Immigration is a hotly debated subject with a slew of arguments but experts have debunked some of the myths surrounding it. On Thursday, President Barak Obama utilized the powers of his office to mold the immigration system of the nation. He explained that his administration would overhaul the immigration system and explained who it was projected to affect and not affect.
He addressed the nation from the East Room of the White House appealing to the nation’s compassion that deporting millions of illegal immigrants is not “who we are.” Obama quoted scripture stating that we could not oppress strangers seeing as how all Americans once were strangers. Shielding millions of undocumented immigrants from deportation and providing them with work visas brings the scope of presidential authority under further scrutiny.
This decision by Obama has raised a myriad of constitutional and legal questions. Republicans have accused him of imperial overreach. Democrats are worried over the future fallout from these actions.
On Thursday night, the White House released a 33 page memo from the Justice Department detailing the legalities of the executive order. Internal legal documents are rarely disclosed to the public. According to legal experts, Obama has “virtually unfettered prosecutorial discretion” as chief executive.
Obama’s approach has not been welcomed with open arms by the country. It has been a tough sell, especially now with the new Republican controlled Congress. Many arguments have been placed on the table but some experts do agree that some of the arguments are based on misinformation. Many myths that need to be debunked exist in regards to immigration and its effect on the economy.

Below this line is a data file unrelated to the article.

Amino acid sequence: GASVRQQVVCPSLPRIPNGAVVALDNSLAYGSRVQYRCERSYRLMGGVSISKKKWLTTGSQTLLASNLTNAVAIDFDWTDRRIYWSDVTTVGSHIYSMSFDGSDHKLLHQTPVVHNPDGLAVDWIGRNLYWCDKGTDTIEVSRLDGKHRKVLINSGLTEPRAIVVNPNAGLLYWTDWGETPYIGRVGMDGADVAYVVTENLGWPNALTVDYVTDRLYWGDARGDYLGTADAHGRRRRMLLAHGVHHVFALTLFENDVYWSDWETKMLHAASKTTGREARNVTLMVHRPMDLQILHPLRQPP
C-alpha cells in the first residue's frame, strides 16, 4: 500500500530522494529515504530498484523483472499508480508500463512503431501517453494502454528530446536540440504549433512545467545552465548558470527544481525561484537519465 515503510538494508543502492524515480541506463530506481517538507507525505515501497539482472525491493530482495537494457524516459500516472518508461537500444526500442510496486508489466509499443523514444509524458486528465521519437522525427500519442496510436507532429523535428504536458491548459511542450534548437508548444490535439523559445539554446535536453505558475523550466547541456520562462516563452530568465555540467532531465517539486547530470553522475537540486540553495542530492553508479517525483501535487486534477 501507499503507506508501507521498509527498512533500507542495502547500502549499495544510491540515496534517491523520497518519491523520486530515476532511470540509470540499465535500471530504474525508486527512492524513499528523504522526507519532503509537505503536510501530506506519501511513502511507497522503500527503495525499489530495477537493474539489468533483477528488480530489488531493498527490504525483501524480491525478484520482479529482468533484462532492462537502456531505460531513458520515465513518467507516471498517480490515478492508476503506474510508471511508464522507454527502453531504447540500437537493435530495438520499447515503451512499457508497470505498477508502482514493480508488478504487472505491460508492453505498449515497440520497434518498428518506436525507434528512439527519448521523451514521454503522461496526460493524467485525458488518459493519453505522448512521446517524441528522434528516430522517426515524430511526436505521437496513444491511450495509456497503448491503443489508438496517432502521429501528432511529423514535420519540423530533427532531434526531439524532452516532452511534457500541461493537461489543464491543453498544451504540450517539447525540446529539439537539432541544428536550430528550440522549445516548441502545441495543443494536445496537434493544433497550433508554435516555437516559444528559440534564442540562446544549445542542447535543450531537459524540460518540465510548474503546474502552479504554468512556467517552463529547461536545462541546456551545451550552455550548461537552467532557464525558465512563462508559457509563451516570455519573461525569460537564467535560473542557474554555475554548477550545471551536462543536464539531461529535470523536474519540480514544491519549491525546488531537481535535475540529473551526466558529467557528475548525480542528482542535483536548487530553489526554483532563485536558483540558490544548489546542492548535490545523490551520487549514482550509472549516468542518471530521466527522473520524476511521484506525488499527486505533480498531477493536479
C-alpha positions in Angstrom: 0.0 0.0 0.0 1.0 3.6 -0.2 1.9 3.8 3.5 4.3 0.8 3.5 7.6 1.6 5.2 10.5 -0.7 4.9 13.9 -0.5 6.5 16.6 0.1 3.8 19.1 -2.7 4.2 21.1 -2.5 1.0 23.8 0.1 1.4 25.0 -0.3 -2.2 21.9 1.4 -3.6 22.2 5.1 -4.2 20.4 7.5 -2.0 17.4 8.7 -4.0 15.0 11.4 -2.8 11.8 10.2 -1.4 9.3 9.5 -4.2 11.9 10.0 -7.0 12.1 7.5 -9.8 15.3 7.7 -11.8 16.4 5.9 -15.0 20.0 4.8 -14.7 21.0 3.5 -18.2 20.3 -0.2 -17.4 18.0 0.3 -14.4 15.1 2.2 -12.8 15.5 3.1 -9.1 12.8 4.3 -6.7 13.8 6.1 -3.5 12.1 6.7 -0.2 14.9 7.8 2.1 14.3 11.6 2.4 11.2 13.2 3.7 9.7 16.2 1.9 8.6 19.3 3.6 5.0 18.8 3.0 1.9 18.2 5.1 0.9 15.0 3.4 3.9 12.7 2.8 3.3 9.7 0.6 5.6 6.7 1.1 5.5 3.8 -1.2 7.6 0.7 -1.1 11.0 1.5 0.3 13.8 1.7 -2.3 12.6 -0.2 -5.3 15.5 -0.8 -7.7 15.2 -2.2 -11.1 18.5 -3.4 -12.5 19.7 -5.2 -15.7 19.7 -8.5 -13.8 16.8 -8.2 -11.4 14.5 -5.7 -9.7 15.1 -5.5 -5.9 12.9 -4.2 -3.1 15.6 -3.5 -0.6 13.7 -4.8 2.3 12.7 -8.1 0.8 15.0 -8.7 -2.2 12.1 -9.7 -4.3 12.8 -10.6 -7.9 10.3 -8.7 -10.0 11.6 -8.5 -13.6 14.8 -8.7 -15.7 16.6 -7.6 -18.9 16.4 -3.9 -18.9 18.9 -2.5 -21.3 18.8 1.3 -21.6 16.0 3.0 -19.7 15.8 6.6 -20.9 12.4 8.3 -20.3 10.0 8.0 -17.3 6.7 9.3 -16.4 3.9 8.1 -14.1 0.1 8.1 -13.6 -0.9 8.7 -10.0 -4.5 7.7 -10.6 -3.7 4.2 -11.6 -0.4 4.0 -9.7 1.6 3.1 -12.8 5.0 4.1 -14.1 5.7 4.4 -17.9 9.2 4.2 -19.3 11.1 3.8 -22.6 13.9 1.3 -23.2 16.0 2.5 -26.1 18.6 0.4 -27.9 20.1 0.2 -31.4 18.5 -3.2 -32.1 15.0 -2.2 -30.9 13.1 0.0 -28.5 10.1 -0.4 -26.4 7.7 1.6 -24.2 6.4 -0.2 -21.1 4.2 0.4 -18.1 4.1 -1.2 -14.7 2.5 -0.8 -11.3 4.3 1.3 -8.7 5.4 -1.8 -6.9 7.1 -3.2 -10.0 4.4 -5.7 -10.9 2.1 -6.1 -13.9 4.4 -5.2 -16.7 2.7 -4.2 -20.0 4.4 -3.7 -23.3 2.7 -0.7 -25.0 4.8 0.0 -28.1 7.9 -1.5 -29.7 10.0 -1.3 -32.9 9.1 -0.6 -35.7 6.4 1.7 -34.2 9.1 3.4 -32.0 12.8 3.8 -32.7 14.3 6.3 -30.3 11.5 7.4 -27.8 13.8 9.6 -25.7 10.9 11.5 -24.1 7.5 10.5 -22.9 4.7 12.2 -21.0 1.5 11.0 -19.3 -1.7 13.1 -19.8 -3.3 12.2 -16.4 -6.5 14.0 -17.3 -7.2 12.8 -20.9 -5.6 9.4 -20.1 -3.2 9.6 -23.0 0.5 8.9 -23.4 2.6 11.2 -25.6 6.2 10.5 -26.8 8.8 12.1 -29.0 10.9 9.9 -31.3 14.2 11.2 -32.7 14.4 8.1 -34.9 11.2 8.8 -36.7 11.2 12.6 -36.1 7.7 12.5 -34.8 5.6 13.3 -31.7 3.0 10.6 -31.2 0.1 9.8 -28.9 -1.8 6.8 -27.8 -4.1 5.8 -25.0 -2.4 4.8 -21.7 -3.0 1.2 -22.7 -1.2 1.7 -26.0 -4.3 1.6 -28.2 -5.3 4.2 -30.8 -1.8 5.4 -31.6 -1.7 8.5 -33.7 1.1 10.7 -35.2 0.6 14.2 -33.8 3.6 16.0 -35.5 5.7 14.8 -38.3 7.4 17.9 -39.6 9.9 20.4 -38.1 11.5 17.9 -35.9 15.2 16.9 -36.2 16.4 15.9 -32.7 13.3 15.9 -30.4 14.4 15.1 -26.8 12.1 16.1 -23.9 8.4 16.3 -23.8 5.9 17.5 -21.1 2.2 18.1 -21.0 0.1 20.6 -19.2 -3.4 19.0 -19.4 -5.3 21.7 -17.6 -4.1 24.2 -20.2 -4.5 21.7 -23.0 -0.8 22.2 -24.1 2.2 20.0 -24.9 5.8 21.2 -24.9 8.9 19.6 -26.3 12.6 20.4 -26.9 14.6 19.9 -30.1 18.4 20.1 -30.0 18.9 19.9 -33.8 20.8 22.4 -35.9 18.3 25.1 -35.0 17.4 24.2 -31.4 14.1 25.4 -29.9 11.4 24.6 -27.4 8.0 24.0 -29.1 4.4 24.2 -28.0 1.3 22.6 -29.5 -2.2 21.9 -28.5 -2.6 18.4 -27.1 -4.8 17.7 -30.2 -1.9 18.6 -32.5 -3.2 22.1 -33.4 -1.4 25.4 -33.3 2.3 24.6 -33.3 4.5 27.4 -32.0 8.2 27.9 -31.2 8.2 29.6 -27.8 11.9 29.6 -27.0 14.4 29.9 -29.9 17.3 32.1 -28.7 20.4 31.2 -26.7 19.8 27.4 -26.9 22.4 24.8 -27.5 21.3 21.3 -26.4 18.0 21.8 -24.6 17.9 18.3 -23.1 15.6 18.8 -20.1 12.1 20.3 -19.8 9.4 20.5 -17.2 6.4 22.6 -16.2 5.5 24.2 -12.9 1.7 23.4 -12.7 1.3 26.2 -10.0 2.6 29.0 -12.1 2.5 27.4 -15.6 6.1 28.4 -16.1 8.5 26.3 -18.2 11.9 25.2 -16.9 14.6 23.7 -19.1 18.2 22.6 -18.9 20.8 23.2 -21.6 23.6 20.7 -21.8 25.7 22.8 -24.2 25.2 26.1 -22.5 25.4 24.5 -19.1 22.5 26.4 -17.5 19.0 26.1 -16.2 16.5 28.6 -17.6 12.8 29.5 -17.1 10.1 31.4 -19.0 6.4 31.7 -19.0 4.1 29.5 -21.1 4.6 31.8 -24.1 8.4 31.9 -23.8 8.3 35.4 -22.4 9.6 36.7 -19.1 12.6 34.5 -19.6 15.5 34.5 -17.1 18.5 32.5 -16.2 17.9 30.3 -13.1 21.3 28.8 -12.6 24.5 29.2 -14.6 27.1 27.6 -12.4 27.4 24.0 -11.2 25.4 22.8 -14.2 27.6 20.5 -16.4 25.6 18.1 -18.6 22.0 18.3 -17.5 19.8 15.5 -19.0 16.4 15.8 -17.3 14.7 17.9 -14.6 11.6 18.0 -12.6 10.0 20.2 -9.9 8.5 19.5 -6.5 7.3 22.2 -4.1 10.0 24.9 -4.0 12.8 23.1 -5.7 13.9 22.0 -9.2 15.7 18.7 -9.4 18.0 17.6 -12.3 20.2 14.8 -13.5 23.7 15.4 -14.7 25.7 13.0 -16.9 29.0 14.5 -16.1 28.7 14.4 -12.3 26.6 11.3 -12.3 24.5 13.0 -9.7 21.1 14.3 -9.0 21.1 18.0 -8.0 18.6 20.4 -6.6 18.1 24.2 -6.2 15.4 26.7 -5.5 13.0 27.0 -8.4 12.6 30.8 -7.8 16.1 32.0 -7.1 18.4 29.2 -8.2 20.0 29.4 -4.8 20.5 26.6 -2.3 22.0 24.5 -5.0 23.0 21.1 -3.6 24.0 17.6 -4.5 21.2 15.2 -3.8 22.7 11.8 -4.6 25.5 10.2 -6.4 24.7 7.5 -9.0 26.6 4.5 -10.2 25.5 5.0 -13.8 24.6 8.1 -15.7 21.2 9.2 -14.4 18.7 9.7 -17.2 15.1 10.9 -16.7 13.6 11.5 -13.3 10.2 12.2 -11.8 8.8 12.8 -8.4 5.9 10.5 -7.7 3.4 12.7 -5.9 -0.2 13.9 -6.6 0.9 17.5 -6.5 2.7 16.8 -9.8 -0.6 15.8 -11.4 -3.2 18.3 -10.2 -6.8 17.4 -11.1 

Many claim, as migrant workers, illegals do not pay taxes. According to the Institute of Taxation and Economic Policy (ITEP) migrants have paid approximately $10.6 billion towards state and local taxes in 2010 alone. While actual contributions vary by state, it is estimated on average the immigrants pay roughly 6.4% of their income in state and local taxes. IRS figures indicated back in 2007 50-75% of about 11 million migrant workers filed and paid income taxes each year.
Claims are also made that undocumented immigrants do not pay into Social Security. The Social Security Administration (SSA) reported that immigrants who are not even eligible for benefits have paid a staggering $100 billion into the fund over the last decade. On average, they are paying $15 billion a year per Stephen Goss, chief actuary of the SSA. Social Security would have entered a constant shortfall of tax revenue to cover payouts without the contribution of millions of undocumented workers.
Another argument would be that illegals place a burden on the American system. That simply is not the case when they do not qualify for government assistance programs such as food stamps, welfare, and Medicaid among others. One of the prerequisites of such programs is proof of legal immigration status and per the 1996 welfare law; even legal immigrants do not qualify to receive benefits until they have lived in the US for five years.
One loophole however would be the children of illegal immigrants. Oftentimes referred to as “anchor babies”, the children do qualify for social benefits. They also qualify for schooling as well as emergency medical care.
A report of the Comprehensive Immigration Reform Act of 2007 concluded that proper means towards legalization for immigrants would increase revenue by a whopping $48 billion. There would be a $23 billion increase in costs for the use of public services but still would produce $25 billion in surplus for government coffers debunking several myths on immigration as reported by the Congressional Budget Office.
By Stevenson Benoit